August 21, 1873|
|Died||January 25, 1946
|Fields||philosophy and psychology|
|Alma mater||Harvard University|
|Doctoral advisor||William James|
|Doctoral students||Harold H. Schlosberg
Edward C. Tolman
|Known for||New Realism|
Edwin Bissell Holt (//; August 21, 1873 – January 25, 1946) was a professor of philosophy and psychology at Harvard from 1901–1918. From 1926–1936 he was a visiting professor of psychology at Princeton University.
Holt was born in Winchester, Massachusetts. He graduated from Harvard in 1896 and received his Ph.D., also from Harvard, in 1901. His mentors in Harvard were William James, Hugo Münsterberg, and Josiah Royce. After his retirement, Holt moved to Tenants Harbor, Maine, with his long-time male companion, George X. Bernier. Holt died in Rockland, Maine, in 1946, and is buried in Winchester, Massachusetts.
Kuklick (1977) has suggested that Holt's retirement from Harvard was due to various causes. First, Holt shared William James' concerns and criticisms of academia, and resented the fact that academic life had by his time turned into a quest for personal glory and prestige, rather than an honest quest for knowledge. Second, members of his intellectual group of friends, which included Robert Yerkes, Herbert S. Langfeld, and Ralph Barton Perry, left Cambridge or withdrew for familial reasons. Heft (2001) has also suggested that Holt's homosexuality might have generated some further conflicts in the Cambridge of the beginning of the century. Finally, Kuklick argued that Holt had assumed the care of his aging mother, which decreased his social interactions, and was likely the reason why Holt turned down an academic offer from the University of Manchester. Holt quit Harvard immediately after her death.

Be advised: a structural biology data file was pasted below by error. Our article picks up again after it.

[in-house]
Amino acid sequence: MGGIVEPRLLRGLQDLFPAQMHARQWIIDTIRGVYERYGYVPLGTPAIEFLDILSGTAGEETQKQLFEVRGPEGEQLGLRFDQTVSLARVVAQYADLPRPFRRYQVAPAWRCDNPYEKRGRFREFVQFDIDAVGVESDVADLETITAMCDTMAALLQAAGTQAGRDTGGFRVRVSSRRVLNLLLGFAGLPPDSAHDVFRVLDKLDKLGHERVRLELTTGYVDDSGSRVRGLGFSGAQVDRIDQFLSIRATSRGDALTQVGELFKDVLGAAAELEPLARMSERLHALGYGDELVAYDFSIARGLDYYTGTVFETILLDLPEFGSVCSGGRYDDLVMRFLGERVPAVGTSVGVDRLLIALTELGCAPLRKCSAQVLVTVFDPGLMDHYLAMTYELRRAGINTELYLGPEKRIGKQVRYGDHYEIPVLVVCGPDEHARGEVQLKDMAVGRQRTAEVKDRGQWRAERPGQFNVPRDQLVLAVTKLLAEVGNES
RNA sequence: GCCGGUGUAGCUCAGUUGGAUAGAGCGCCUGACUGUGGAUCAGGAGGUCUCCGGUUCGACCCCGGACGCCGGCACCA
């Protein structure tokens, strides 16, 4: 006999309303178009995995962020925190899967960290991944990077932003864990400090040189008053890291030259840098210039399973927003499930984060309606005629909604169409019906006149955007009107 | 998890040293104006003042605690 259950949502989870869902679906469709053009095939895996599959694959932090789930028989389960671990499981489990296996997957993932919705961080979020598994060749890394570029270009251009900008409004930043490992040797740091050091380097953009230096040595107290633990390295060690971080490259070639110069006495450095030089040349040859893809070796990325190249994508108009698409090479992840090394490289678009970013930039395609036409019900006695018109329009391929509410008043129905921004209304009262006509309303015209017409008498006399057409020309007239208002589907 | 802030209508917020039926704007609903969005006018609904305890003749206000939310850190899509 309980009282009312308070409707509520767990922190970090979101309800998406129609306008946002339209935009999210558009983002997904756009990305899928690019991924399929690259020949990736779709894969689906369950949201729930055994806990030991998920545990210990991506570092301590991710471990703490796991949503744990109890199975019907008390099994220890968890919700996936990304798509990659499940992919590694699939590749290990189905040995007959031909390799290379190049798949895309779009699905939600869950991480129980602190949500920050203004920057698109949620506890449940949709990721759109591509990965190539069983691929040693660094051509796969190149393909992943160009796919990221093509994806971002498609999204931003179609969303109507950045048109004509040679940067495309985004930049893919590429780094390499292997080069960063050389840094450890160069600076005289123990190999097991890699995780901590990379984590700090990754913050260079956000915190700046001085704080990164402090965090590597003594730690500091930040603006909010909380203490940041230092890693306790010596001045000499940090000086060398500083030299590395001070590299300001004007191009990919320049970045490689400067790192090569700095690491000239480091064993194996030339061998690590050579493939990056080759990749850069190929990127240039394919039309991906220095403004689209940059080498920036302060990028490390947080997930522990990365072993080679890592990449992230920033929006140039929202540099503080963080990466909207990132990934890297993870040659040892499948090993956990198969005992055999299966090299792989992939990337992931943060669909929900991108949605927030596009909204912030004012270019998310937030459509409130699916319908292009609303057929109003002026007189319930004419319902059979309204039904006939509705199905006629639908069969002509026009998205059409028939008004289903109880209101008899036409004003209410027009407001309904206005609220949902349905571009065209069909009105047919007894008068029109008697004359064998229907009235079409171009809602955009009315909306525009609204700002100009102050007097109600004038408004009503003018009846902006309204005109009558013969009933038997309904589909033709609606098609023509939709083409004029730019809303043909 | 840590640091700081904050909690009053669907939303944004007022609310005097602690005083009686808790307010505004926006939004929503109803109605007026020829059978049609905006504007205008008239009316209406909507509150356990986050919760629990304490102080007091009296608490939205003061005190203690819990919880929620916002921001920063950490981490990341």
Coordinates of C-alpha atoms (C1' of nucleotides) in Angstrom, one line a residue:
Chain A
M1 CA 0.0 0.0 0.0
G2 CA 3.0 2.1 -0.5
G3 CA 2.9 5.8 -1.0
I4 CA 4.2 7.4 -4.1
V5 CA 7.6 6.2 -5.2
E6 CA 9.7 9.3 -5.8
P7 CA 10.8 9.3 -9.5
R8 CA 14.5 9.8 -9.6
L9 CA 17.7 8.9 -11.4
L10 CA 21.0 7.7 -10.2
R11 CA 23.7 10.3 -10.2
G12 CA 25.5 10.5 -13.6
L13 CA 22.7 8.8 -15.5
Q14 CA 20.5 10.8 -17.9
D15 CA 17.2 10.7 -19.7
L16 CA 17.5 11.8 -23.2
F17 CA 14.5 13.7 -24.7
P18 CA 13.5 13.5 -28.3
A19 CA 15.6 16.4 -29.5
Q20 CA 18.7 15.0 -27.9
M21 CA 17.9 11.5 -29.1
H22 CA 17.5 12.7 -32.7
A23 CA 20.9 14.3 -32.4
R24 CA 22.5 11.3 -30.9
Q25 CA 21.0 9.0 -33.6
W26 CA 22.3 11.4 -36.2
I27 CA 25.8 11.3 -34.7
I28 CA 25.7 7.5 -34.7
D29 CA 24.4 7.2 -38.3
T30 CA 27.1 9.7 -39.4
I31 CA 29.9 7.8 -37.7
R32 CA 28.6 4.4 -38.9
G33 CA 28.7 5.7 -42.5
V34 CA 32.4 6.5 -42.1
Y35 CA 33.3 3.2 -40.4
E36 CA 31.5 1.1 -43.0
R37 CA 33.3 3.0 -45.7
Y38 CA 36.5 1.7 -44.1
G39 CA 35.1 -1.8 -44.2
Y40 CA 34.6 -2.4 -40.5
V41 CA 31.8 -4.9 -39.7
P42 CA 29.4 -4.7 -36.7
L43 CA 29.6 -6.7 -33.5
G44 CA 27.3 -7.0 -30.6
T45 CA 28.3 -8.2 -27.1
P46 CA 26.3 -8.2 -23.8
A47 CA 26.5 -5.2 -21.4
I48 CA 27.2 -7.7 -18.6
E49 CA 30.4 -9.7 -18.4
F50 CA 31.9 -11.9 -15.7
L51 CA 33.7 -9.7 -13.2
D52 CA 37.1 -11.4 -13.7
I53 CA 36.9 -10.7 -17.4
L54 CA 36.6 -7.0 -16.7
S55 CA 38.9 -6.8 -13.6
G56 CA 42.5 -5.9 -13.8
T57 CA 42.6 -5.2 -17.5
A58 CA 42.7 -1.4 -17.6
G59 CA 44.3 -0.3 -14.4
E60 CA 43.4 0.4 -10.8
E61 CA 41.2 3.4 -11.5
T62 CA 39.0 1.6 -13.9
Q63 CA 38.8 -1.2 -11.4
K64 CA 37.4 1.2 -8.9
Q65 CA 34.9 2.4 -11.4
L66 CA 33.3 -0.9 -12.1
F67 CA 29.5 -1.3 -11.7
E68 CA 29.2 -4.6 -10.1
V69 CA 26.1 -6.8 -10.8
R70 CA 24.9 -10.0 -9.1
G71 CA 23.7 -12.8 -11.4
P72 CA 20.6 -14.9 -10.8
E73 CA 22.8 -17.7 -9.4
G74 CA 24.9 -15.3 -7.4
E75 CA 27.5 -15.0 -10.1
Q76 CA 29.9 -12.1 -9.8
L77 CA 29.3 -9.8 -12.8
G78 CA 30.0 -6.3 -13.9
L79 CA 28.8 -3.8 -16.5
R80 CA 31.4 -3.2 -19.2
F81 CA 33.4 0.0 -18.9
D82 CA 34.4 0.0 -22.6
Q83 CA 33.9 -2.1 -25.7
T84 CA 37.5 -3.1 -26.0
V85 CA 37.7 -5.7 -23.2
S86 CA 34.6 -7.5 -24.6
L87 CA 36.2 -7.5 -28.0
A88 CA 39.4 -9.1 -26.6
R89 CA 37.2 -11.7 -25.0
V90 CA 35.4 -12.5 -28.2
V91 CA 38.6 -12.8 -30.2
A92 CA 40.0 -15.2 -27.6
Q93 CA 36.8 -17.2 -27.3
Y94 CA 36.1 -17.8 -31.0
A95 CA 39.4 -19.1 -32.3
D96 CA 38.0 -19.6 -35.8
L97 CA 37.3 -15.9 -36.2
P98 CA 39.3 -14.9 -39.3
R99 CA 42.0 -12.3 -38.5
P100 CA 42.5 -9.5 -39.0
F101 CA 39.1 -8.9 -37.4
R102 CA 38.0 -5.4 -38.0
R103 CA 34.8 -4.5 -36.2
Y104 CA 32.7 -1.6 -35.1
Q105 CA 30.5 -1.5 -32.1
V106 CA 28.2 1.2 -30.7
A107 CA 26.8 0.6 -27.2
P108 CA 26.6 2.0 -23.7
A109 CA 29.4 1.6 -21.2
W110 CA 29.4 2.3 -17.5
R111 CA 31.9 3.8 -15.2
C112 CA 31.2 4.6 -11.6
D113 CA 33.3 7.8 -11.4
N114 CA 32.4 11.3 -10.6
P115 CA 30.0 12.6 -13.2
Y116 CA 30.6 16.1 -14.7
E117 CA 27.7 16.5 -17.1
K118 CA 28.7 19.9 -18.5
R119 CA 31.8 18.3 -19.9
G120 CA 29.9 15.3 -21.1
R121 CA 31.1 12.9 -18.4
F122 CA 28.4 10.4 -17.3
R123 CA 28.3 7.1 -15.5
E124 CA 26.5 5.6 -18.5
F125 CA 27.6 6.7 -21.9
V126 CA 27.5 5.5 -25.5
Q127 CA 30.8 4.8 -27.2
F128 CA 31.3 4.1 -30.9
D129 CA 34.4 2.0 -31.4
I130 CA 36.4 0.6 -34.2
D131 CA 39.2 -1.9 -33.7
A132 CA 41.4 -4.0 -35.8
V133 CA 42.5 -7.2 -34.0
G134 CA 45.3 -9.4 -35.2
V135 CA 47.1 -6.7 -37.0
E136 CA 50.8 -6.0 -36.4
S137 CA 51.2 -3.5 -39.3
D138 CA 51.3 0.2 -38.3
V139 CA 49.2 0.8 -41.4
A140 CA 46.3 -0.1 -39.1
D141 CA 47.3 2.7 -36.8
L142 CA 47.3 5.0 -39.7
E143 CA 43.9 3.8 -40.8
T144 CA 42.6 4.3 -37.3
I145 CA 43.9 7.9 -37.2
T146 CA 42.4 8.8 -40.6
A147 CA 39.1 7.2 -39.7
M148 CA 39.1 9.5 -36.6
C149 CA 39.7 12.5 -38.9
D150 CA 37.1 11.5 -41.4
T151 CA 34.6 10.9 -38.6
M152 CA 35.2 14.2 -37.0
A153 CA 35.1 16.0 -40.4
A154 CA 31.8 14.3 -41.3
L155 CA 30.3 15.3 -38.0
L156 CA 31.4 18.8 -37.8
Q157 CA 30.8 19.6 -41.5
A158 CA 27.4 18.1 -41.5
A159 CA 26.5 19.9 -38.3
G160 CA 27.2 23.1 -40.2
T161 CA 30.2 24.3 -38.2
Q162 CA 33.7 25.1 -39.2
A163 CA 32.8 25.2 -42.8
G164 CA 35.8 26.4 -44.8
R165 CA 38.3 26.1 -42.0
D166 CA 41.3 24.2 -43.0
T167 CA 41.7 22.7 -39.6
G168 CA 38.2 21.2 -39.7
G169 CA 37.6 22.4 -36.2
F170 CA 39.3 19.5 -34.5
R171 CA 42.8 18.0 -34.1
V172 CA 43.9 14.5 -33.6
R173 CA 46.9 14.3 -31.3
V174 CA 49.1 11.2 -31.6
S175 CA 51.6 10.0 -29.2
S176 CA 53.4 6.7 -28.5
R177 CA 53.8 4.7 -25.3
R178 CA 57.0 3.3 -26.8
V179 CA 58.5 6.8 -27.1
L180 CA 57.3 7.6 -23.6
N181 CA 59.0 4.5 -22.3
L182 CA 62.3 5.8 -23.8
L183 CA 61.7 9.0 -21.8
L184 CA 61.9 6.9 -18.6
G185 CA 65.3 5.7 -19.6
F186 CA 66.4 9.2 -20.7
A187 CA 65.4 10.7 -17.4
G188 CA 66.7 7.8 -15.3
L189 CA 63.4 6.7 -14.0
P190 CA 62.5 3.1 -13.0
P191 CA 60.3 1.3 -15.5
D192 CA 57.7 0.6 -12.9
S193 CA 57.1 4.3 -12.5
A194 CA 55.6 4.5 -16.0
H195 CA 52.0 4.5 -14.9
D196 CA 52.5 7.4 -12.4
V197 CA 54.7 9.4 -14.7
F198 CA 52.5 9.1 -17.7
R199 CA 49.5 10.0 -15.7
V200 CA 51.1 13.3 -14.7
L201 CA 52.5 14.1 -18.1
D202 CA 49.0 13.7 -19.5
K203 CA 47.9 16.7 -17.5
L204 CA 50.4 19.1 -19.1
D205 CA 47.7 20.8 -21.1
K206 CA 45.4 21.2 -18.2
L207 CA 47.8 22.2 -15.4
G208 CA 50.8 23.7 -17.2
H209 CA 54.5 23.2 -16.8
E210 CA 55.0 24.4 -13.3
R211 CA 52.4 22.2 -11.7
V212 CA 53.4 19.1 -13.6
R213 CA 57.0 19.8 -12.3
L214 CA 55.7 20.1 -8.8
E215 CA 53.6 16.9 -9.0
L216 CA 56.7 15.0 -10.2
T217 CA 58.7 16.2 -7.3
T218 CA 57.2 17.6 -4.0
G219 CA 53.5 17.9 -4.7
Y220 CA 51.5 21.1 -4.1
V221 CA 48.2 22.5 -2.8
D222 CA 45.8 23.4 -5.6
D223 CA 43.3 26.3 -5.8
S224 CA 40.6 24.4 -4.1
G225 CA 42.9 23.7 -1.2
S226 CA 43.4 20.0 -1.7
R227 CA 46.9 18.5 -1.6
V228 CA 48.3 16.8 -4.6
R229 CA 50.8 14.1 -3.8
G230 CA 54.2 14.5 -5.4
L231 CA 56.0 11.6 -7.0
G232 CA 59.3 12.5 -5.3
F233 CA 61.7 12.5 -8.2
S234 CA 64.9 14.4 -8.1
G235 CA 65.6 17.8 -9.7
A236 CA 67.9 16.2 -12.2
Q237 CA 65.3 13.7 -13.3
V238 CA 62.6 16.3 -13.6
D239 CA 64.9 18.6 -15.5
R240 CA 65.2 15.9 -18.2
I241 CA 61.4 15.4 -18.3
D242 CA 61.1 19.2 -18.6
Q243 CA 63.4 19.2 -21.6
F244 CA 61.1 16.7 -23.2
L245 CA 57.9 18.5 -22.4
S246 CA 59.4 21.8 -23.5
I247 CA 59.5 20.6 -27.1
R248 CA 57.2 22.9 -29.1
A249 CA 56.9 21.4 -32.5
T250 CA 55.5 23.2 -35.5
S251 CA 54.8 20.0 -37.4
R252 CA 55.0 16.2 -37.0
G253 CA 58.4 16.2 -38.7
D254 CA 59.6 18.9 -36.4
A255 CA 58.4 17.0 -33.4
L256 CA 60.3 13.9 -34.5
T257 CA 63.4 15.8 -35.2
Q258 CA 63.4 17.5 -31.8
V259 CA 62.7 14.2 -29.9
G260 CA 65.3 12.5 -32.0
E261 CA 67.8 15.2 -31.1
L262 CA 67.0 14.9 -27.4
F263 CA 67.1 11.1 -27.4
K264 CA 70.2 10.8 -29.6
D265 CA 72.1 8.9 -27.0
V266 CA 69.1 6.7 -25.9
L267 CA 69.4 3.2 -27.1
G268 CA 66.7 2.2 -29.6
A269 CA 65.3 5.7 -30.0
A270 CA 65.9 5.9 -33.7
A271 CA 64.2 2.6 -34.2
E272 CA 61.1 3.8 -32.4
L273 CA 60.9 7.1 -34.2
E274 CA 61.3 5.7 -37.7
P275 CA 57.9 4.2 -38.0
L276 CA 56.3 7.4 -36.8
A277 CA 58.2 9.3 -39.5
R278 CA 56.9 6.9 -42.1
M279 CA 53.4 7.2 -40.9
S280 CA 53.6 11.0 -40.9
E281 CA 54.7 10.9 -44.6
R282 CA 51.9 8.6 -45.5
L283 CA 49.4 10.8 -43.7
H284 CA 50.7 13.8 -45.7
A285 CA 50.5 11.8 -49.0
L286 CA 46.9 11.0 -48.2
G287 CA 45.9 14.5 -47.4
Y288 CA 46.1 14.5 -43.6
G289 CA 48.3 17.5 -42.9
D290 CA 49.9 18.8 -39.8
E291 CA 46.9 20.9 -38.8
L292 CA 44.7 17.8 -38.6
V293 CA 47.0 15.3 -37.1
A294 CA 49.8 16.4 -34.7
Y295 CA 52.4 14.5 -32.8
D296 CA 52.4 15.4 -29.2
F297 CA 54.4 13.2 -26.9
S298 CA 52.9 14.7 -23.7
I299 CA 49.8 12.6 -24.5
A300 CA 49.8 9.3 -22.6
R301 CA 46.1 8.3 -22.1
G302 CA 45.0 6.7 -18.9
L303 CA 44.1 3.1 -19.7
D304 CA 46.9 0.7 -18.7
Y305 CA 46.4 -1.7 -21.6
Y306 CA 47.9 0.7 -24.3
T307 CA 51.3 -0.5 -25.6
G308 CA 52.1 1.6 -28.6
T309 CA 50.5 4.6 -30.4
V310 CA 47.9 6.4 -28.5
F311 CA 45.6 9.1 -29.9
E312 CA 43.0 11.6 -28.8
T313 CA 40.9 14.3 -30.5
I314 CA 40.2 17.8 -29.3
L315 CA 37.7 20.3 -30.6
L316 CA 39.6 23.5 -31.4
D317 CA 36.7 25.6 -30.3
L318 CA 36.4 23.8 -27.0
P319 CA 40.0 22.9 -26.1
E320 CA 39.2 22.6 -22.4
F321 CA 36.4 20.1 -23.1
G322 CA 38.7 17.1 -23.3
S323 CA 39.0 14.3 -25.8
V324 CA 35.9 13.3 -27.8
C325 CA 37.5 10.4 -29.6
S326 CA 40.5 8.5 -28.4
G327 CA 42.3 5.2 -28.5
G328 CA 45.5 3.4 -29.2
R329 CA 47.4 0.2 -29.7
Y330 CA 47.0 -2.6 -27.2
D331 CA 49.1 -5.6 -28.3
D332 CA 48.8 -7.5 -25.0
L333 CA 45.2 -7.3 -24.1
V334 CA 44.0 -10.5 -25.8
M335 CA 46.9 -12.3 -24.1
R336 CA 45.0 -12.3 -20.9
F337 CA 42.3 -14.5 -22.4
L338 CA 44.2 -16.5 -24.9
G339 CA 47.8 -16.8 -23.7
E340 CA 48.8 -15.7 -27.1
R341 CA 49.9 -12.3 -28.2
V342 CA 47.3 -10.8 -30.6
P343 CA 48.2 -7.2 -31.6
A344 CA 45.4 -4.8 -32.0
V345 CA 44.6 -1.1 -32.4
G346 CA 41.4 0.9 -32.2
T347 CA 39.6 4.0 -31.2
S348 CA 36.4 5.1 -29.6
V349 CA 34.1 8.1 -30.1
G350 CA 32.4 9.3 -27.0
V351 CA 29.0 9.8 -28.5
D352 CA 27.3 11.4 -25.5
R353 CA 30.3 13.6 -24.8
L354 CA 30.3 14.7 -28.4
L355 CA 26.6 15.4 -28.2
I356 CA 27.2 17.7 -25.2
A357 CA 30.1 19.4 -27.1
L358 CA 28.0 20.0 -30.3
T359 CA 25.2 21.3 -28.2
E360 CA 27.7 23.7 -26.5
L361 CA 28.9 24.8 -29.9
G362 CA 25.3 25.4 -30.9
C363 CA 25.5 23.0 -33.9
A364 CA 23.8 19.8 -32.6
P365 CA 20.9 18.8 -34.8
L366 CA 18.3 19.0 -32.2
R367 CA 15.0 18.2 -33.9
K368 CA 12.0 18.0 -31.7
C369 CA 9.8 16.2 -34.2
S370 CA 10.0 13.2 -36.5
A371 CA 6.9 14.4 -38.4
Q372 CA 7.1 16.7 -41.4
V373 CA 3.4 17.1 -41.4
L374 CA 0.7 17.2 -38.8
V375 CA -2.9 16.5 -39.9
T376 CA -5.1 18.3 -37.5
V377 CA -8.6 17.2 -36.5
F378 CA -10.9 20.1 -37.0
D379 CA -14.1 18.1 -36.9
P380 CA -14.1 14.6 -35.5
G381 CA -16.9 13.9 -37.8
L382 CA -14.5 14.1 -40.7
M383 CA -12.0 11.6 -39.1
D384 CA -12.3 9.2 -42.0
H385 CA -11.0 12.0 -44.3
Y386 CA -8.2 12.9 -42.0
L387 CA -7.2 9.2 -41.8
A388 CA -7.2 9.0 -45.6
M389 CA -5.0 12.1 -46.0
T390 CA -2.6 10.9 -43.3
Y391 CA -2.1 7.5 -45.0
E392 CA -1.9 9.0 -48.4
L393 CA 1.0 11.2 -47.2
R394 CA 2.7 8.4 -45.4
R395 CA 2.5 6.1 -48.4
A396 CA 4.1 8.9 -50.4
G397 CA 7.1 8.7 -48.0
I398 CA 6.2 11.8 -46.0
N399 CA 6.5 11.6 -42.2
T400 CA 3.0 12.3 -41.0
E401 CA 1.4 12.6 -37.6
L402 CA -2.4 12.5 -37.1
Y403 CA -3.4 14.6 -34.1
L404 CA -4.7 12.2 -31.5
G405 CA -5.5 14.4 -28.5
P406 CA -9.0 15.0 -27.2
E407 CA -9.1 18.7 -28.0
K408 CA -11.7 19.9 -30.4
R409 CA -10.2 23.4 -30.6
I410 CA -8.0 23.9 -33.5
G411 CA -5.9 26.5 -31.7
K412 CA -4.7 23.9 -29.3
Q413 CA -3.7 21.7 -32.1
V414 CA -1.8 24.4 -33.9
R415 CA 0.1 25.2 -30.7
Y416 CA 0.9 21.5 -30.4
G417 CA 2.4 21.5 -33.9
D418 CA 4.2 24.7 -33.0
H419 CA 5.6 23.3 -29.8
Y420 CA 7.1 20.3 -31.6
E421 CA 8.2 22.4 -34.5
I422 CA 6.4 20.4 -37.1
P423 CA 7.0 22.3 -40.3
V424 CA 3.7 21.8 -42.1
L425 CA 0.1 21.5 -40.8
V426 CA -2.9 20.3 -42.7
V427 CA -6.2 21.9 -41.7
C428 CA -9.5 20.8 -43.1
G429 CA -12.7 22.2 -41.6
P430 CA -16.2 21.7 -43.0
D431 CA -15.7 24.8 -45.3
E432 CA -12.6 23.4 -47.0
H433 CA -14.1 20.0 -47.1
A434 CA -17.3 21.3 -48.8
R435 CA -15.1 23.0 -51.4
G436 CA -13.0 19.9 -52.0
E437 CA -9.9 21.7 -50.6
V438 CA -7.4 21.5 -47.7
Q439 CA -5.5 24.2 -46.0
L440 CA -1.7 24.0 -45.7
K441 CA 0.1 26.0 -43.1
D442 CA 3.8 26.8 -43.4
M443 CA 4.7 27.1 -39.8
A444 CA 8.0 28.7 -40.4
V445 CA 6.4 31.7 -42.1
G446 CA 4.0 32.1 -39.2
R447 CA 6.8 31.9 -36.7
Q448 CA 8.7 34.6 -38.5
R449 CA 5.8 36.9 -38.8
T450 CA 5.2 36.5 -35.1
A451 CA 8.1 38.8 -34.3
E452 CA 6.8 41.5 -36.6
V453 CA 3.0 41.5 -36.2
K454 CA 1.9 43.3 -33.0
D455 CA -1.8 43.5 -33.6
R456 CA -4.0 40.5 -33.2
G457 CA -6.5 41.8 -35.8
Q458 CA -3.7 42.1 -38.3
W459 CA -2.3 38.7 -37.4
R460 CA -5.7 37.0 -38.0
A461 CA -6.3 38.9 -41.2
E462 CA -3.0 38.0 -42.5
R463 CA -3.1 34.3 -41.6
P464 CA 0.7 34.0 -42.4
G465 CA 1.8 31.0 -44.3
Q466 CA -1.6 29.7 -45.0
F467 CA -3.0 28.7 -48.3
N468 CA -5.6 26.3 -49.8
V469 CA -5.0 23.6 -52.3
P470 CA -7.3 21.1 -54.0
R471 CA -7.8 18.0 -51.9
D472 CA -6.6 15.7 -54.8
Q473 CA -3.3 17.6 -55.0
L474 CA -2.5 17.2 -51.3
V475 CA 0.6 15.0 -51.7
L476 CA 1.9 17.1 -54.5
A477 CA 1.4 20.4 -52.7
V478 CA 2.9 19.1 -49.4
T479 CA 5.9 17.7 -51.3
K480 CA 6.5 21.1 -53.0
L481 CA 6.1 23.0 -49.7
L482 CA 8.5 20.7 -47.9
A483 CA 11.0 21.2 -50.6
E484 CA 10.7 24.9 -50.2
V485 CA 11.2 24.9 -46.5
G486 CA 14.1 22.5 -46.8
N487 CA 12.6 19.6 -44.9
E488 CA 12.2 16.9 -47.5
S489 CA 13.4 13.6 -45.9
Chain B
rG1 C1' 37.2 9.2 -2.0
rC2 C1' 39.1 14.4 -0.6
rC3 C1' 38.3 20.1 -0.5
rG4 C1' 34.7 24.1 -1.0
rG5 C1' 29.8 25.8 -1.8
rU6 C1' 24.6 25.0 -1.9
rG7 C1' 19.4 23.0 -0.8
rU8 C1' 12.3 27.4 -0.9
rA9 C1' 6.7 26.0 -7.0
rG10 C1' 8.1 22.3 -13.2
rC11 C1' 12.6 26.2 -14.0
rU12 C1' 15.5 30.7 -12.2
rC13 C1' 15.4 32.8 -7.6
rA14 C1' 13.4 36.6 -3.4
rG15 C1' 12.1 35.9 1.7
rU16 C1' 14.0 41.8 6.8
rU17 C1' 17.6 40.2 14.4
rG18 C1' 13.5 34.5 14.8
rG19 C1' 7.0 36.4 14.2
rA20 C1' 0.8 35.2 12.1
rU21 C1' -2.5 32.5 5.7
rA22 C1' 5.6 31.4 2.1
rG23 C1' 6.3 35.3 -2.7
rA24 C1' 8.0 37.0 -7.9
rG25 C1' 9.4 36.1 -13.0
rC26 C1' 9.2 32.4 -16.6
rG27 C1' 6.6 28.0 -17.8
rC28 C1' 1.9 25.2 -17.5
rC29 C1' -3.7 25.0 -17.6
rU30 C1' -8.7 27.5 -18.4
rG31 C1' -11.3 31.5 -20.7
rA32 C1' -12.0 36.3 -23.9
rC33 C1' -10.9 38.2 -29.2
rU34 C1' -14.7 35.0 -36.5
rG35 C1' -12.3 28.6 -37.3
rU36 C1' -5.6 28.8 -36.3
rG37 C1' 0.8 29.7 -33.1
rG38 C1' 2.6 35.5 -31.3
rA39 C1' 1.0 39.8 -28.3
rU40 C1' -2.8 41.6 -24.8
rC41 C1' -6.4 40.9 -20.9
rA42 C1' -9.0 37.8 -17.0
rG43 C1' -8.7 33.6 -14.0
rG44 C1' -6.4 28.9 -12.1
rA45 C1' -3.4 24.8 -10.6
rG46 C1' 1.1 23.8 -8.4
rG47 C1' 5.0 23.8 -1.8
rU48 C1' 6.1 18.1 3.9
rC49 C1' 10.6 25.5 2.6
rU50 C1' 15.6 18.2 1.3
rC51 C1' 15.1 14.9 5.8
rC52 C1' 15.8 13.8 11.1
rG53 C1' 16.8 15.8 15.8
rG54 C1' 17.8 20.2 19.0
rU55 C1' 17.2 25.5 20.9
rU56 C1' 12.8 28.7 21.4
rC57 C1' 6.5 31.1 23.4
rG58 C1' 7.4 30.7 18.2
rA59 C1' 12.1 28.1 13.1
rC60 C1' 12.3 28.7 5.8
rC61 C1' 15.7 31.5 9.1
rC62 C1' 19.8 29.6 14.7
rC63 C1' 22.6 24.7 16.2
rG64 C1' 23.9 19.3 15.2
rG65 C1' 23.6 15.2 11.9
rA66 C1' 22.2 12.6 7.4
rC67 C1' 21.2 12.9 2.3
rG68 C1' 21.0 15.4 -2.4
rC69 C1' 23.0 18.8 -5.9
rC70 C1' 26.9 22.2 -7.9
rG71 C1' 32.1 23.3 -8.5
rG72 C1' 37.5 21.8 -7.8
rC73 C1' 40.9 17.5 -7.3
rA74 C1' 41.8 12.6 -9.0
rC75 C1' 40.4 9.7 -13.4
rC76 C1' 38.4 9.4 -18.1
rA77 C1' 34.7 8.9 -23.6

His doctoral dissertation was in the area of perception, under the direction of Münsterberg. Around 1910 he started with others the philosophical movement of new realism, as a response to Royce's criticisms of William James' views on realism. After attending Freud's famous lecture in Clark University in 1909, Holt was highly impressed with psychoanalysis, which influenced his book The Freudian Wish. His most famous work was published in 1931, Animal Drive and the Learning Process: An Essay Toward Radical Empiricism, which presented his views on learning and development.
Holt's psychology was related to the behaviorism of Watson, but his views about behavior were broader and more philosophically oriented than Watson's, including for instance notions such as goals, purposes, and plans, clearly observable in the actions of organisms. For Holt, then, behavior is purposive and goal directed, a notion that influenced directly the theorizing of one of Holt's most famous students, Edward C. Tolman.
- "The Place of Illusory Experience in a Realistic World." in The New Realism. New York: Macmillan (1912).
- The Concept of Consciousness. New York: Macmillan (1914)
- The Freudian Wish and Its Place in Ethics. New York: Holt (1915)
- Animal Drive and the Learning Process. New York: Holt (1931).
- Carmichael, L. (1946). Edwin Bissell Holt: 1873-1946. American Journal of Psychology, 59, 478-480.
- Heft, H. (2001). Ecological psychology in context: James Gibson, Roger Baker, and the legacy of William James's radical empiricism. NJ: Lawrence Erlbaum.
- Kuklick, B. (1977). The rise of American philosophy: Cambridge, Massachusetts 1860-1930. New Haven, CT: Yale University Press.
- Langfeld, H. S. (1946). Edwin Bissell Holt 1873-1946. The Psychological Review, 53, 251-258.
- Works by Holt, on the Internet Archive
- Works by Holt on the Mead Project, URL accessed August 21, 2006
- Obituary, American Journal of Psychology, Vol. 59, No. 3 (Jul., 1946), pp. 478–480, URL accessed August 21, 2006